Sister Orla receives a 'Woman of Courage' award from Melania Trump
Bray native Sr Orla Treacy was presented with an International Women of Courage award last Thursday in Washington, by American First Lady Melania Trump and Secretary of State Mike Pompeo.
She received the award for her fearless work for young people and commitment to education in war-torn Sudan.
'We are so proud of her, as are all of the people of Bray,' said her fellow Loreto sister Chris Goodman. 'Everyone knows Orla, and it's just such extraordinary work, and really dealing with trauma every day of the week.
'It's so well deserved. She is made of strong stuff. She really is a woman of courage. You just can't imagine what it's like to live in those conditions.
Sr Orla was one of 10 women from around the world who received the award, having demonstrated exceptional courage and leadership in advocating for peace, justice, human rights, gender equality, and women's empowerment, often at great personal risk and sacrifice.
Sr Orla, a member of the Loreto congregation and past-pupil of Loreto Bray, works in conflict-torn South Sudan. She was nominated by the US Ambassador to the Holy See, Callista Gingrich.
'We are absolutely thrilled. It's a fantastic honour for Orla and particularly for the mission in Rumbek,' said Sr Chris.
Hunger, disease, lack of education and forced marriage are among the many dangers that young people face in their uncertain lives in the African country, all against a backdrop of civil war.
'War is not just about who is being killed,' Sr Orla told a group of Loreto Bray girls in 2017. 'It's about who has lost their home, who is dying from disease, and about hunger.'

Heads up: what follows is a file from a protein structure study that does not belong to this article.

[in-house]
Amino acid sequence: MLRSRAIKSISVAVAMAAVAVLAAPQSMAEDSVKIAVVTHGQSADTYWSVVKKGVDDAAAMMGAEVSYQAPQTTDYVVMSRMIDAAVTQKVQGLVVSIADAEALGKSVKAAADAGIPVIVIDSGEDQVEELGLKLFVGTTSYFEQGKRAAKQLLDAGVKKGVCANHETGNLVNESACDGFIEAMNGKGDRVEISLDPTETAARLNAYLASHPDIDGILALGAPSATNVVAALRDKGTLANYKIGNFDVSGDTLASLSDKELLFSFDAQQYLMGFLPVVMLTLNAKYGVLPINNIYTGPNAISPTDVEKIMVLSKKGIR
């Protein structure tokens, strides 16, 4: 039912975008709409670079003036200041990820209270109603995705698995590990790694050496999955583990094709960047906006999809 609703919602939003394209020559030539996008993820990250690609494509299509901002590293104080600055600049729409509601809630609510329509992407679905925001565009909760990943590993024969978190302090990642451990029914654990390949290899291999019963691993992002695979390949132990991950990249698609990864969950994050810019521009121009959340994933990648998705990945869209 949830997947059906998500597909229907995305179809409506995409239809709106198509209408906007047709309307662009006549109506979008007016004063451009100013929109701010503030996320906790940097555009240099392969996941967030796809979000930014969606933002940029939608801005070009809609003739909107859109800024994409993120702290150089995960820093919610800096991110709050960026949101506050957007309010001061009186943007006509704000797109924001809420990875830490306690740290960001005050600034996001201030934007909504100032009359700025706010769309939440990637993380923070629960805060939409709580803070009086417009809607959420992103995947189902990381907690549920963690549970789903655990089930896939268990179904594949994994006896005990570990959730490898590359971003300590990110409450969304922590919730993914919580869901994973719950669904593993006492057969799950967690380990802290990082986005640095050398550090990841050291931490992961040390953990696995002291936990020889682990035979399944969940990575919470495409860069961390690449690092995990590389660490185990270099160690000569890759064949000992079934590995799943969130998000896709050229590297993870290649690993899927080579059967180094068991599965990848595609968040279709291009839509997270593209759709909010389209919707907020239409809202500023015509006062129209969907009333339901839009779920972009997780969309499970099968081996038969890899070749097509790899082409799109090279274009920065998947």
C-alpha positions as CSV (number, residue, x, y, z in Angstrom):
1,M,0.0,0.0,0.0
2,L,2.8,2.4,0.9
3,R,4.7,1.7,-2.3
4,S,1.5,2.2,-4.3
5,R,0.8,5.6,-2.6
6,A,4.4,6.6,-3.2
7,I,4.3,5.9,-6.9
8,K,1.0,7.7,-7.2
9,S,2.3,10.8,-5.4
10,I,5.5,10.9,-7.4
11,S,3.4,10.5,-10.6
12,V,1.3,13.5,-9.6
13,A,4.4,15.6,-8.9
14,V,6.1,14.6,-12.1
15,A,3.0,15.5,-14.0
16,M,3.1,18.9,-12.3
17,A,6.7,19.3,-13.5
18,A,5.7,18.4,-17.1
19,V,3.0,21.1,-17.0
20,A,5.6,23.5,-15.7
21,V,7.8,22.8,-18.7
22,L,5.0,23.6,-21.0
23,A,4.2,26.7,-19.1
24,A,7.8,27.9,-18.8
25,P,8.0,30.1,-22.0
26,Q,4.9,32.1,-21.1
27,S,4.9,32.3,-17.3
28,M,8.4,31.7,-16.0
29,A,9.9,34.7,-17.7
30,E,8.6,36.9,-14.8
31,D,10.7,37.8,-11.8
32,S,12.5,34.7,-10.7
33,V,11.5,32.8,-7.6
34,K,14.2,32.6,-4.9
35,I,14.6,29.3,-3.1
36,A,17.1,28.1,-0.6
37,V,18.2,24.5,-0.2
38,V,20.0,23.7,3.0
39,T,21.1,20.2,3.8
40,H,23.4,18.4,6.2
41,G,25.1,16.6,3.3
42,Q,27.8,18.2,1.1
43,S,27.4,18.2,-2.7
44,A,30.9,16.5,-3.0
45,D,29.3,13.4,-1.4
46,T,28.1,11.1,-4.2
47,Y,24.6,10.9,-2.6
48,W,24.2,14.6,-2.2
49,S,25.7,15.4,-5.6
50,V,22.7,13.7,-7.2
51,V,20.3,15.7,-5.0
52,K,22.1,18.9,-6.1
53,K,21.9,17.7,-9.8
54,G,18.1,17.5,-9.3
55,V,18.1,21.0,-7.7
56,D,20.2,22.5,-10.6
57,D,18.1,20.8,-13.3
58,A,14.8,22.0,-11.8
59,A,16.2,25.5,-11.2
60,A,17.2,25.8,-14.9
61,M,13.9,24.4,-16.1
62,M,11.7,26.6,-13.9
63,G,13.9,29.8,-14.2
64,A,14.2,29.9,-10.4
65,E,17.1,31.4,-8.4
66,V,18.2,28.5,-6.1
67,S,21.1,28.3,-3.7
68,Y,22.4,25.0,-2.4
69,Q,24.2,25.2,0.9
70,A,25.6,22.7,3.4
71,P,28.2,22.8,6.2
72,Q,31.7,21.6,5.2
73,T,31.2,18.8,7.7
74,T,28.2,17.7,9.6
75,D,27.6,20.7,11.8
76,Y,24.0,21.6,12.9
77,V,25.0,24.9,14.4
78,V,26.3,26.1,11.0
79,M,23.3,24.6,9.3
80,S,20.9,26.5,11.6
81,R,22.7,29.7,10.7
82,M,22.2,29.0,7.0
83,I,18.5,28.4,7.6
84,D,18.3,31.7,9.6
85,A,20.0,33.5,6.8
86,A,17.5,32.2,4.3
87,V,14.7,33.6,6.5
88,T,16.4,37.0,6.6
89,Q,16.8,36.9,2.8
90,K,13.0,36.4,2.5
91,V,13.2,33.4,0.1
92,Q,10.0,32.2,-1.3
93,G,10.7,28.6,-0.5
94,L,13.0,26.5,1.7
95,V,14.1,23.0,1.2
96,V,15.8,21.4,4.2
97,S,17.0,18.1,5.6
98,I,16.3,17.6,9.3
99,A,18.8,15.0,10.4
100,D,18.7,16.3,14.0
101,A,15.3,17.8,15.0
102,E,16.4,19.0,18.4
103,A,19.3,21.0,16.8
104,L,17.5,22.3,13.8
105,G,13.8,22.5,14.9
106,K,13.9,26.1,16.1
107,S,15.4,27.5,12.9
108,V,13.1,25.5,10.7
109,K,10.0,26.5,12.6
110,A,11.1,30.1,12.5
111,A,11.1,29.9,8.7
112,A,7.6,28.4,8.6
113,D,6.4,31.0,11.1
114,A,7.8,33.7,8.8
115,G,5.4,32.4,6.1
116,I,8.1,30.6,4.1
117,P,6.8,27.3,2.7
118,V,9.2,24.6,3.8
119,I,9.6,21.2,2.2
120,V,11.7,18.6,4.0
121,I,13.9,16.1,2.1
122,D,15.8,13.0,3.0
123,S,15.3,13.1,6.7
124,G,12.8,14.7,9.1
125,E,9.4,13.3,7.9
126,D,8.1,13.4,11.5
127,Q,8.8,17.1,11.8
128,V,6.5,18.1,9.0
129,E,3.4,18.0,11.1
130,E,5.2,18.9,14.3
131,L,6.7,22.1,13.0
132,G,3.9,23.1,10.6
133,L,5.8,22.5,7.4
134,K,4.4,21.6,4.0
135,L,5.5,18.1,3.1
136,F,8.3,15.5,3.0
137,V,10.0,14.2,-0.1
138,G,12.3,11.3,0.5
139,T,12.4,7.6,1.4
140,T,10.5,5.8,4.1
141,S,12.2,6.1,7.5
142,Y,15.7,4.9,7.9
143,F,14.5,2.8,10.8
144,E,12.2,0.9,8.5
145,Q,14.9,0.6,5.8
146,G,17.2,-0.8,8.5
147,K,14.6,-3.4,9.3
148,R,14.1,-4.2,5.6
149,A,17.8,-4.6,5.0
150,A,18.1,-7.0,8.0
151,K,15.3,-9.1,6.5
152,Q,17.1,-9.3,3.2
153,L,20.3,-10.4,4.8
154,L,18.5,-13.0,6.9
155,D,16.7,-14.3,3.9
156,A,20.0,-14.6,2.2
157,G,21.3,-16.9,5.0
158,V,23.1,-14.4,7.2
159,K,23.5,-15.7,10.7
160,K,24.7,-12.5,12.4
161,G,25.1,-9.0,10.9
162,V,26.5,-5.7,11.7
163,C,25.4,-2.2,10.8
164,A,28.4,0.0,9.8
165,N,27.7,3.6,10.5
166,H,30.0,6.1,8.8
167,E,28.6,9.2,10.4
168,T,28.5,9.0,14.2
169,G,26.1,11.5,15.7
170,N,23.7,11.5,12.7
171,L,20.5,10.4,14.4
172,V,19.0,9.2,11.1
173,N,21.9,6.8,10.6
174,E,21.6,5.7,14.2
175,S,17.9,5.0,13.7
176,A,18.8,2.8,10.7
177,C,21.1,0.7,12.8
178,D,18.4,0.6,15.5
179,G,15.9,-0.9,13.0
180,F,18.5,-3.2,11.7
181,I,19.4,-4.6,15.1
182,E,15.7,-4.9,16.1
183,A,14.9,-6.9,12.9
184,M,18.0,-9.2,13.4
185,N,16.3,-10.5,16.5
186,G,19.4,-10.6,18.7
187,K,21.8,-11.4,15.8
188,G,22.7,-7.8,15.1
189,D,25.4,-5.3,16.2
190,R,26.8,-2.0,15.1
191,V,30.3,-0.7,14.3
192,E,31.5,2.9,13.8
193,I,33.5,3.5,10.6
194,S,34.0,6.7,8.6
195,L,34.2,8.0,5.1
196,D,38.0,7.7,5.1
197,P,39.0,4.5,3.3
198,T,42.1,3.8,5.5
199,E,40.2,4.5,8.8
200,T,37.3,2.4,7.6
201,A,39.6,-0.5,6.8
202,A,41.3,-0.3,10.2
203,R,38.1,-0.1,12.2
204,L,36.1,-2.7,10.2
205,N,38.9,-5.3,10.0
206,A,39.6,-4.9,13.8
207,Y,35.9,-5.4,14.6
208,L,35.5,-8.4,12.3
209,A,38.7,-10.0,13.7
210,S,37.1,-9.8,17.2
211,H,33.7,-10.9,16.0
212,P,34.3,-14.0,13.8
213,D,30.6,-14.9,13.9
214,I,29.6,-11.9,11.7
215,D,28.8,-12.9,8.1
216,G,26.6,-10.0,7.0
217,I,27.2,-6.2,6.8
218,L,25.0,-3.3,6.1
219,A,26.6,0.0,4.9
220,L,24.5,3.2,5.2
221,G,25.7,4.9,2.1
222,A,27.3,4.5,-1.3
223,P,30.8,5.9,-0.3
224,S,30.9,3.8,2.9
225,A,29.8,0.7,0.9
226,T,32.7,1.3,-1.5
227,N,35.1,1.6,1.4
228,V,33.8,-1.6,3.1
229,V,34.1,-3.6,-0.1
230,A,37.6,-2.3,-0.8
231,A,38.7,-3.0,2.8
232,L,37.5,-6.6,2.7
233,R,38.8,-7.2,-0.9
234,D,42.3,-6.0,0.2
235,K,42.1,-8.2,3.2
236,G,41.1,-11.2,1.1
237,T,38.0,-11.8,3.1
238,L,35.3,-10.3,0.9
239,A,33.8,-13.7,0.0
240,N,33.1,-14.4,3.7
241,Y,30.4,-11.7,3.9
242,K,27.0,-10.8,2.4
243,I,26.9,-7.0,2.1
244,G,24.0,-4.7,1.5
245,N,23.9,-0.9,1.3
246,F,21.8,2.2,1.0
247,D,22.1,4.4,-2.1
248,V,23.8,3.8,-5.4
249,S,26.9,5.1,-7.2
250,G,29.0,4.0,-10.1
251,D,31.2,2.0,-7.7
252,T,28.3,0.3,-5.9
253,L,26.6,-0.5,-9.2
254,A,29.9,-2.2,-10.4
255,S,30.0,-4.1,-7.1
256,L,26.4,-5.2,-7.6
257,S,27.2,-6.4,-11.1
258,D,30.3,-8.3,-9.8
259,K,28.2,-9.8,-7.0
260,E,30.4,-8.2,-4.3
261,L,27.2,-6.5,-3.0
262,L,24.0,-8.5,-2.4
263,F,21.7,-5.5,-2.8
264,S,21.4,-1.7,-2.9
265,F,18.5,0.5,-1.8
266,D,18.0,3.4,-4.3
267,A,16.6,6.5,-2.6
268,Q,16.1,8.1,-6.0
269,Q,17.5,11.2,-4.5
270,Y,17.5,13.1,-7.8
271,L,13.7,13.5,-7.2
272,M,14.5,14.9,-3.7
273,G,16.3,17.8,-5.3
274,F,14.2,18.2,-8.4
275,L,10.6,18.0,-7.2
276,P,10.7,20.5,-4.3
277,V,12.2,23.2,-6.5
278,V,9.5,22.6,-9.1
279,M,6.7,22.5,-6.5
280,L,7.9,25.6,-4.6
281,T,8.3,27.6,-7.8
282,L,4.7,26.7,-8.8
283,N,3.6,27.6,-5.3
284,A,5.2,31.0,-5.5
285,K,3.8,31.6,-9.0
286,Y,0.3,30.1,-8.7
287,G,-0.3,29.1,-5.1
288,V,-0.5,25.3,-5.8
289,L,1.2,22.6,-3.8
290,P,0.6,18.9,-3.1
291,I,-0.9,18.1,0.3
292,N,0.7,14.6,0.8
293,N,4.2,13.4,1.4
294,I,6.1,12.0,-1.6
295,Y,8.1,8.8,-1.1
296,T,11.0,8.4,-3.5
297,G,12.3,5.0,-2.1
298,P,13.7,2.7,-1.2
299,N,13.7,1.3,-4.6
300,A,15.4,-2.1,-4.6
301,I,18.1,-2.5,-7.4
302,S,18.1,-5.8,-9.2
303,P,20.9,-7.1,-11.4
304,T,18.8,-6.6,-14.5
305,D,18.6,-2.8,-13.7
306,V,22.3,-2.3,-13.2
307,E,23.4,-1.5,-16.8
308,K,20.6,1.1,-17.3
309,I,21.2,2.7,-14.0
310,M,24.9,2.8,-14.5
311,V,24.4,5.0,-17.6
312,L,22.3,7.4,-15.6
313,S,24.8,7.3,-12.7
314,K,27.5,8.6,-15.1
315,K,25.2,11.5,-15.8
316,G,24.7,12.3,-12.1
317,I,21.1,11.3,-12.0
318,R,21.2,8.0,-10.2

Sister Orla attended Loreto until 1991 and lived on Herbert Road in Bray. Her father Blaise Treacy is a former Wicklow County Manager.
Born in Ireland in 1973, Sister Orla Treacy was, at a young age, inspired by the lives of service and compassion of her teachers who were religious sisters. After studying to become a teacher of religion, she joined the congregation of the Institute of the Blessed Virgin Mary (IBVM), known as the Loreto Sisters.
In 2006, while teaching and offering pastoral care in Ireland, she joined other Loreto Sisters who were starting a new mission in Rumbek, South Sudan-an area besieged by civil war and violent inter-clan conflict.
Touched by the plight of girls who were being forced into early marriage and denied the right to an education, she took action. Sister Orla and the Loreto Sisters started a girls-only boarding school with 35 students.
'I did visit very briefly some years ago,' said Sr Chris. 'You are up against cultural traditions, but it's very much part of what we're about in terms of education, particularly the education of girls. She represents everything of what Loreto is about.'
Today, Sr Orla serves as the head administrator of the Loreto Rumbek Mission in Maker Kuei, overseeing a boarding secondary school for girls, a co-educational primary school, and a women and child-centric primary healthcare facility.
Despite the devastating consequences of war in Rumbek, and the many barriers to women and girls in the community, Sister Orla remains filled with hope, and the Loreto Schools stand as a beacon of light for future South Sudanese generations. She continues to work in faith, striving for a world in which girls are not forced into marriage, are allowed to complete their education, and can pursue their dreams.
In 2017, Sr Orla was given the Hugh O'Flaherty International Humanitarian Award in recognition of her courageous and inspiring work in South Sudan, Jerry O'Grady, Chairman of the Hugh O'Flaherty Memorial Society in Killarney has sent his and his members' 'heartfelt congratulations to Sr Orla on receiving this wonderful international honour'.
Having taken a few days to go to Washington for the ceremony, the Bray native is continuing her tertianship now in Ireland.
The practice is customary among Loreto nuns, who take time out from their careers ten to 15 years after making their final profession, stepping back to take time for reflection, prayer and pilgrimage. Sr Orla and seven others in the group are around half way through the eight-month programme.